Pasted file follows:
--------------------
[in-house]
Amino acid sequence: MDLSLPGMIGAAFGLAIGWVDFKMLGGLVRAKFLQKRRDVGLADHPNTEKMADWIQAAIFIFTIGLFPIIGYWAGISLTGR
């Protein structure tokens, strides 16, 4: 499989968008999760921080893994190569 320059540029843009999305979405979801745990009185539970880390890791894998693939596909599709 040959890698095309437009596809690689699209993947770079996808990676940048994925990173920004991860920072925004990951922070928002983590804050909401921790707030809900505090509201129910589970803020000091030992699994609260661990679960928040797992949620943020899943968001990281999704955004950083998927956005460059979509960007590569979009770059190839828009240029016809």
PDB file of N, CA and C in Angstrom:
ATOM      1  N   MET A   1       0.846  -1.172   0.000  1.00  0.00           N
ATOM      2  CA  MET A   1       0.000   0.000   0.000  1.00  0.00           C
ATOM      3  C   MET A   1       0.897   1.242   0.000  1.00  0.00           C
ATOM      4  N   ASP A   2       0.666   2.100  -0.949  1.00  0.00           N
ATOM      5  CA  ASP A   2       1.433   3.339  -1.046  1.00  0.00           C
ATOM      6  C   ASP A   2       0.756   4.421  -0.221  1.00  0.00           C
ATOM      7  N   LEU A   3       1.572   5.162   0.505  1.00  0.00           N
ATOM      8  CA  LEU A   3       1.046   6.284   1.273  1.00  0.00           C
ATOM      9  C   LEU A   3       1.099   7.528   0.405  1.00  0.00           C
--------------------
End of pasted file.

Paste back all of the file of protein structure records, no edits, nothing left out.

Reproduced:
[in-house]
Amino acid sequence: MDLSLPGMIGAAFGLAIGWVDFKMLGGLVRAKFLQKRRDVGLADHPNTEKMADWIQAAIFIFTIGLFPIIGYWAGISLTGR
């Protein structure tokens, strides 16, 4: 499989968008999760921080893994190569 320059540029843009999305979405979801745990009185539970880390890791894998693939596909599709 040959890698095309437009596809690689699209993947770079996808990676940048994925990173920004991860920072925004990951922070928002983590804050909401921790707030809900505090509201129910589970803020000091030992699994609260661990679960928040797992949620943020899943968001990281999704955004950083998927956005460059979509960007590569979009770059190839828009240029016809």
PDB file of N, CA and C in Angstrom:
ATOM      1  N   MET A   1       0.846  -1.172   0.000  1.00  0.00           N
ATOM      2  CA  MET A   1       0.000   0.000   0.000  1.00  0.00           C
ATOM      3  C   MET A   1       0.897   1.242   0.000  1.00  0.00           C
ATOM      4  N   ASP A   2       0.666   2.100  -0.949  1.00  0.00           N
ATOM      5  CA  ASP A   2       1.433   3.339  -1.046  1.00  0.00           C
ATOM      6  C   ASP A   2       0.756   4.421  -0.221  1.00  0.00           C
ATOM      7  N   LEU A   3       1.572   5.162   0.505  1.00  0.00           N
ATOM      8  CA  LEU A   3       1.046   6.284   1.273  1.00  0.00           C
ATOM      9  C   LEU A   3       1.099   7.528   0.405  1.00  0.00           C